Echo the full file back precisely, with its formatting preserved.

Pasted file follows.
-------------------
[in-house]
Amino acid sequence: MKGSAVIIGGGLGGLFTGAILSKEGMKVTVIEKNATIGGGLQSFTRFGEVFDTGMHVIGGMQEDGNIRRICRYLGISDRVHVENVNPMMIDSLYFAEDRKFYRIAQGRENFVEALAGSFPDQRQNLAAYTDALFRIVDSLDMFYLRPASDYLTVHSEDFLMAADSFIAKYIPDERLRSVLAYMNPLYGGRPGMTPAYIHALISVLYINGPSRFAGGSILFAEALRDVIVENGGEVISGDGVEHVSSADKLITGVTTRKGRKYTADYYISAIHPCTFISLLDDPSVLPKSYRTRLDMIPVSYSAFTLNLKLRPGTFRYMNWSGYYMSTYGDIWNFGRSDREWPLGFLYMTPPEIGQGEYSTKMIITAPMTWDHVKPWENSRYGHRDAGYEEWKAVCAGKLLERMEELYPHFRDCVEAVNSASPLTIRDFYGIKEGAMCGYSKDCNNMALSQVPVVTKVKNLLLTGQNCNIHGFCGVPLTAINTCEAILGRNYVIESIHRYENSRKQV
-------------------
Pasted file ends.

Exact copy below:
[in-house]
Amino acid sequence: MKGSAVIIGGGLGGLFTGAILSKEGMKVTVIEKNATIGGGLQSFTRFGEVFDTGMHVIGGMQEDGNIRRICRYLGISDRVHVENVNPMMIDSLYFAEDRKFYRIAQGRENFVEALAGSFPDQRQNLAAYTDALFRIVDSLDMFYLRPASDYLTVHSEDFLMAADSFIAKYIPDERLRSVLAYMNPLYGGRPGMTPAYIHALISVLYINGPSRFAGGSILFAEALRDVIVENGGEVISGDGVEHVSSADKLITGVTTRKGRKYTADYYISAIHPCTFISLLDDPSVLPKSYRTRLDMIPVSYSAFTLNLKLRPGTFRYMNWSGYYMSTYGDIWNFGRSDREWPLGFLYMTPPEIGQGEYSTKMIITAPMTWDHVKPWENSRYGHRDAGYEEWKAVCAGKLLERMEELYPHFRDCVEAVNSASPLTIRDFYGIKEGAMCGYSKDCNNMALSQVPVVTKVKNLLLTGQNCNIHGFCGVPLTAINTCEAILGRNYVIESIHRYENSRKQV